25. 25. CAPITAL FOR THE SERVICE ECONOMY PROPRIETARY SOFTWARE ASSET PRIMARY SECONDARY TERTIARY Patents Income Market Cost Trademarks Income Market Cost Design Rights Income Market Cost Copyrights Income Market Cost Trade Secrets Income Market Cost Proprietary Software Cost Market Income Brand Income Market Cost Research & Development Cost Income Market Critical Customers & Suppliers Income Cost Market Strategy & Market Intelligence Cost Income Market Know-How & Organizational Knowledge Cost Income Market VA L UAT I O N F I R M S Formal IP and a few informal IP categories have known and tested valuation methods, but proprietary software offers a good case study on potential conflicts.
  26. 26. CAPITAL FOR THE SERVICE ECONOMY Proprietary Software COST-BASED vs WITH & WITHOUT http://metispartners.com/ip-basics/ Cost- Based With & Without Systems the company has spent years developing and for which the company could not easily replace, if at all. Does the capital spent on the systems accurately reflect their value to the business or value to an acquirer of the business? How would the loss of the company’s systems or having to replace them from the ground up impact the company’s cash flow and resulting value? The most reasonable and commonsense approach to valuing intangible assets is often not the most widely used method.
  27. 27. CAPITAL FOR THE SERVICE ECONOMY INTANGIBLE ASSET FINANCE
  28. 28. CAPITAL FOR THE SERVICE ECONOMY CAPITAL MARKETS & CASH The broader transition to an intangible asset or knowledge-based economy has impacted the lending market and companies’ cash management strategies. ▪ The economy’s shift toward intangible assets, many of which cannot be pledged as “collateral,” has decreased the debt capacity of firms and encouraged them to hold more cash to preserve financial flexibility. ▪ The increase in intangible assets has reduced the proportion of overall investment financed through bank debt and has increased the amount of financing provided by private debt and non-bank lenders. https://blogs.cfainstitute.org/investor/2019/01/11/a-renaissance-in-intangible-valuation-five-methods/ https://www.spglobal.com/en/research-insights/articles/US-Corporate-Cash-Reaches-19-Trillion-But-Rising-Debt-and-Tax-Reform-Pose-Risk 0.74 0.79 0.83 1.02 1.24 1.19 1.29 1.61 1.71 1.75 1.92 7.6% 7.3% 7.5% 8.9% 9.6% 9.6% 9.7% 11.3% 11.1% 11.1% 11.8% 6% 7% 8% 9% 10% 11% 12% 13% 14% 0 0.5 1 1.5 2 2006 2007 2008 2009 2010 2011 2012 2013 2014 2015 2016 Cash and investments Cash/Assets (Right Scale) (Tril.$) 0 100 200 300 400 500 600 700 800 Dry Powder ($bn) Unrealized Value ($bn) AssetsunderManagement($bn) P R I VAT E D E B T C A S H https://www.federalreserve.gov/pubs/feds/2013/201367/index.html https://www.theleadleft.com/private-debt-intelligence-7-30-2018/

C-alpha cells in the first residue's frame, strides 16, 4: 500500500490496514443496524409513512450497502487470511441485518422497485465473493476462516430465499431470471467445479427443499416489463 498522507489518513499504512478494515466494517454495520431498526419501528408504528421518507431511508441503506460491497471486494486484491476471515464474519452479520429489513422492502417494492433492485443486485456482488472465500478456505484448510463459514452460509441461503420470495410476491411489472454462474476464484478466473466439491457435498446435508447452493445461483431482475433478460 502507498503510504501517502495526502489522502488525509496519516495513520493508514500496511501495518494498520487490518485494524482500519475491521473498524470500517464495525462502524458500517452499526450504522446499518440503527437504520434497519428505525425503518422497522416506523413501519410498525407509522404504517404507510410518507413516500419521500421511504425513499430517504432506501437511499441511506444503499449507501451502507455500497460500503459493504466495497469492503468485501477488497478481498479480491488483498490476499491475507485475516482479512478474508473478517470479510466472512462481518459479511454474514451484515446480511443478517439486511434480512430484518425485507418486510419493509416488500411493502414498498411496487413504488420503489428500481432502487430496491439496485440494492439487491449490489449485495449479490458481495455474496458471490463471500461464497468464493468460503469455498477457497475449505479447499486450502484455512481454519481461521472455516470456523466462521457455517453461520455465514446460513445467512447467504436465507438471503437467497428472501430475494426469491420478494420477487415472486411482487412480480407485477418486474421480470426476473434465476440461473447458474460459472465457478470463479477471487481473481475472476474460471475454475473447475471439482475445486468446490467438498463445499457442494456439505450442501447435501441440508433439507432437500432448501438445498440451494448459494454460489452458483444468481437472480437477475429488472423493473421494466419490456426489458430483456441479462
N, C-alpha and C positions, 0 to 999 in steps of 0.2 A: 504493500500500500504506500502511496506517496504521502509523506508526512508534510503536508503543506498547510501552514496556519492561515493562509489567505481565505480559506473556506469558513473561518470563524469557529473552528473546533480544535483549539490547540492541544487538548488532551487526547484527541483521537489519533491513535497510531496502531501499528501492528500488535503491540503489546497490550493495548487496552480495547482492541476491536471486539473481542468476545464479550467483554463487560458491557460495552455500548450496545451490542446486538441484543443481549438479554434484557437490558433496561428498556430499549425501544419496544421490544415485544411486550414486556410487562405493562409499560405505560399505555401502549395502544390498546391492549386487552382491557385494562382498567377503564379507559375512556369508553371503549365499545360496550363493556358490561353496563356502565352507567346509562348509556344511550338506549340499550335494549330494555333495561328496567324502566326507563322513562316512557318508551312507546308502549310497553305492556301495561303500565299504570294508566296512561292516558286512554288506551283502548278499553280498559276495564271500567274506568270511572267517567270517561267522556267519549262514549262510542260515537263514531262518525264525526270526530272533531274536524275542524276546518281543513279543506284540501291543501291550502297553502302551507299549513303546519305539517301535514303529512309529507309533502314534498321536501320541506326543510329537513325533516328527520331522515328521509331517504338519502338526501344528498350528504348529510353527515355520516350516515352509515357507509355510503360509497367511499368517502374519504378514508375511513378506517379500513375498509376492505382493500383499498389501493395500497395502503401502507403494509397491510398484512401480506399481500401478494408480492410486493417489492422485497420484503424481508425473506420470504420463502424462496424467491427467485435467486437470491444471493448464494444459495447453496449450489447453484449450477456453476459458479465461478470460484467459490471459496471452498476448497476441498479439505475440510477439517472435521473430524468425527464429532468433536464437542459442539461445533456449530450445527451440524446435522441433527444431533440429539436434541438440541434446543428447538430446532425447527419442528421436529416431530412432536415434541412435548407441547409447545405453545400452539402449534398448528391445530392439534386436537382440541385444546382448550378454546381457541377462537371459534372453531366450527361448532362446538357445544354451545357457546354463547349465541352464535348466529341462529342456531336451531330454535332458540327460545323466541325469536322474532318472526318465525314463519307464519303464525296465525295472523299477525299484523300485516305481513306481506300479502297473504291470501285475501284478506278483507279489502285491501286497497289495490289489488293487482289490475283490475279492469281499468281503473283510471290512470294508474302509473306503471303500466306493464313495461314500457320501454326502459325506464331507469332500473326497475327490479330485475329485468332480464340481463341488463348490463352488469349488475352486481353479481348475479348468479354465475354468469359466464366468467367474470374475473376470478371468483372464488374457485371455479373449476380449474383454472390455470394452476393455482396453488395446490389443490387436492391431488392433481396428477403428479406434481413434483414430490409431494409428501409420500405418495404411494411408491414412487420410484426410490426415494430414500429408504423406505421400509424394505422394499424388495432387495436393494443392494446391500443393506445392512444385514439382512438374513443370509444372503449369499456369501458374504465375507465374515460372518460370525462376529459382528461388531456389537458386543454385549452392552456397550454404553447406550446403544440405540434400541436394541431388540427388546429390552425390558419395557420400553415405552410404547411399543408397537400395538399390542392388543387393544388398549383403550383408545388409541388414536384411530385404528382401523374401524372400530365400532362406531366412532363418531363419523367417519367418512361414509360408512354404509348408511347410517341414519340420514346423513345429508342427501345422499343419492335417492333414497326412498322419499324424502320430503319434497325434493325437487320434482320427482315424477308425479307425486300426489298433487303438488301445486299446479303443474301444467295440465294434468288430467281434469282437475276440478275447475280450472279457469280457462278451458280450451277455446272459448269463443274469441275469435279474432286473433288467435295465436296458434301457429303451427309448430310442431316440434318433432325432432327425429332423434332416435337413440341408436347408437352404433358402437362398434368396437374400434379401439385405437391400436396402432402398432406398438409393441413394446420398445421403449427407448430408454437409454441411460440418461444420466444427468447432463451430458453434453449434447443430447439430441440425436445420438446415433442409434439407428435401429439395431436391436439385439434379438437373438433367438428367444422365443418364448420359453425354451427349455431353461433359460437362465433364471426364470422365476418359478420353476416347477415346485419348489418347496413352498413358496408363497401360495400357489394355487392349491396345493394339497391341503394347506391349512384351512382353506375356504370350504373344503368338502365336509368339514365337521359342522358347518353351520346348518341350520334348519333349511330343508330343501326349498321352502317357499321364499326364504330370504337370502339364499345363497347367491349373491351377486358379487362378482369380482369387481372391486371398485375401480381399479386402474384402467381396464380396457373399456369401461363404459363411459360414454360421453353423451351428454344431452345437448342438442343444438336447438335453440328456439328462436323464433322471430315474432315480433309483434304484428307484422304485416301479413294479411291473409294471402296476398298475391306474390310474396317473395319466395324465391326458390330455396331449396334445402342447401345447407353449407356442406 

29. 29. CAPITAL FOR THE SERVICE ECONOMY TYPES OF IP FINANCE ▪ Intangible asset finance, also described as IP finance, is almost entirely focused on the four types of formal IP: patents, trademarks, design rights, and copyrights. IP-Backed Loan IP Royalty Securitization IP Sale License- Back Intangible asset finance is a small but growing segment of non-bank lending and includes IP-backed loans, IP royalty securitizations, and IP sale license-backs. C H A R AC T E R I S T I C S T Y P E S O F I P L E N D I N G ▪ While intangible asset finance is associated with early stage or capital-constrained businesses, it can be fit for later-stage businesses, particularly if the company has documented and valued their assets. ▪ Intangible asset finance generally presents the greatest opportunity for capital markets innovation, which has not kept pace with broader business innovation.
  30. 30. CAPITAL FOR THE SERVICE ECONOMY IP-BACKED LOAN An early example… Thomas Edison used his patent on the incandescent electric light bulb as collateral to secure financing to start his company, the General Electric Company. https://www.stout.com/en/insights/article/financing-alternatives-companies-using-intellectual-property-collateral ▪ An IP-backed loan is similar to asset-backed loan. The borrower grants a security interest in the asset and then borrows a percentage of the asset value. The lender assesses risk in part based on liquidation value. ▪ While not limited to start-ups, IP-backed loans are useful for earlier- stage asset-light businesses because these businesses often lack the tangible assets or cash flow to support a traditional credit solution. ▪ Like traditional debt, IP-backed loans provide capital without dilution, but they are often higher-cost and may have operational or financial constraints due to covenants and other credit restrictions. T H O M A S E D I S O N Intellectual property loans are the largest segment of IP finance and the most familiar. C H A R AC T E R I S T I C S
  31. 31. CAPITAL FOR THE SERVICE ECONOMY IP ROYALTY SECURITIZATION https://www.stout.com/en/insights/article/financing-alternatives-companies-using-intellectual-property-collateral The primary difference between a securitization and an IP-backed loan is the owner is not borrowing money but is instead selling a stream of future cash flows for a fixed duration that would have otherwise gone to the owner. Another notable difference between a royalty securitization and an IP- backed loan is the repayment obligation is attached only to the asset rather than the owner, separating repayment risk from the business. For most securitizations, the IP holder transfers the asset to a special purpose vehicle (“SPV”). This favors the lender because the asset is protected from creditors in the event the owner files for bankruptcy. Royalty securitization offers an alternative to an IP loan with distinct tradeoffs. R E C O U R S E O N I PF U T U R E C A S H F L OW S C R E D I T O R S P V